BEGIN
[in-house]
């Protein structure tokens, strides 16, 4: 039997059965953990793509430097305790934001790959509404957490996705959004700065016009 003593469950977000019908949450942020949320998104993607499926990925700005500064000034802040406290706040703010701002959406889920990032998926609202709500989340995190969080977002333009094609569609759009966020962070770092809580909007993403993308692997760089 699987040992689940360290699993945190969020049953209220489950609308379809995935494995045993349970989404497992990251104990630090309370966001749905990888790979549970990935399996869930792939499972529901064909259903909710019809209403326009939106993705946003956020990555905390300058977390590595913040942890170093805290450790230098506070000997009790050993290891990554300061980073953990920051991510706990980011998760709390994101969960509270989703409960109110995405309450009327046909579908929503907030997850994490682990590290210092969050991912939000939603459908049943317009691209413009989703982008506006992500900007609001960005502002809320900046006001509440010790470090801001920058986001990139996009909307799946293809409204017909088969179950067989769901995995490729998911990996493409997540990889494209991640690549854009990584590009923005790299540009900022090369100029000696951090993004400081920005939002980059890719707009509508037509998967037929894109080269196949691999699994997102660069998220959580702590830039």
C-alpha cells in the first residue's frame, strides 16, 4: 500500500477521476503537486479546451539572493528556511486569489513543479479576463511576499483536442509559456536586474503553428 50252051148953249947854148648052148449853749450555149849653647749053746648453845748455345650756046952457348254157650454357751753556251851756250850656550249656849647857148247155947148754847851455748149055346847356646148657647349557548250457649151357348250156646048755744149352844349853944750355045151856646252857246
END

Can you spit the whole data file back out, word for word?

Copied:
[in-house]
């Protein structure tokens, strides 16, 4: 039997059965953990793509430097305790934001790959509404957490996705959004700065016009 003593469950977000019908949450942020949320998104993607499926990925700005500064000034802040406290706040703010701002959406889920990032998926609202709500989340995190969080977002333009094609569609759009966020962070770092809580909007993403993308692997760089 699987040992689940360290699993945190969020049953209220489950609308379809995935494995045993349970989404497992990251104990630090309370966001749905990888790979549970990935399996869930792939499972529901064909259903909710019809209403326009939106993705946003956020990555905390300058977390590595913040942890170093805290450790230098506070000997009790050993290891990554300061980073953990920051991510706990980011998760709390994101969960509270989703409960109110995405309450009327046909579908929503907030997850994490682990590290210092969050991912939000939603459908049943317009691209413009989703982008506006992500900007609001960005502002809320900046006001509440010790470090801001920058986001990139996009909307799946293809409204017909088969179950067989769901995995490729998911990996493409997540990889494209991640690549854009990584590009923005790299540009900022090369100029000696951090993004400081920005939002980059890719707009509508037509998967037929894109080269196949691999699994997102660069998220959580702590830039």
C-alpha cells in the first residue's frame, strides 16, 4: 500500500477521476503537486479546451539572493528556511486569489513543479479576463511576499483536442509559456536586474503553428 50252051148953249947854148648052148449853749450555149849653647749053746648453845748455345650756046952457348254157650454357751753556251851756250850656550249656849647857148247155947148754847851455748149055346847356646148657647349557548250457649151357348250156646048755744149352844349853944750355045151856646252857246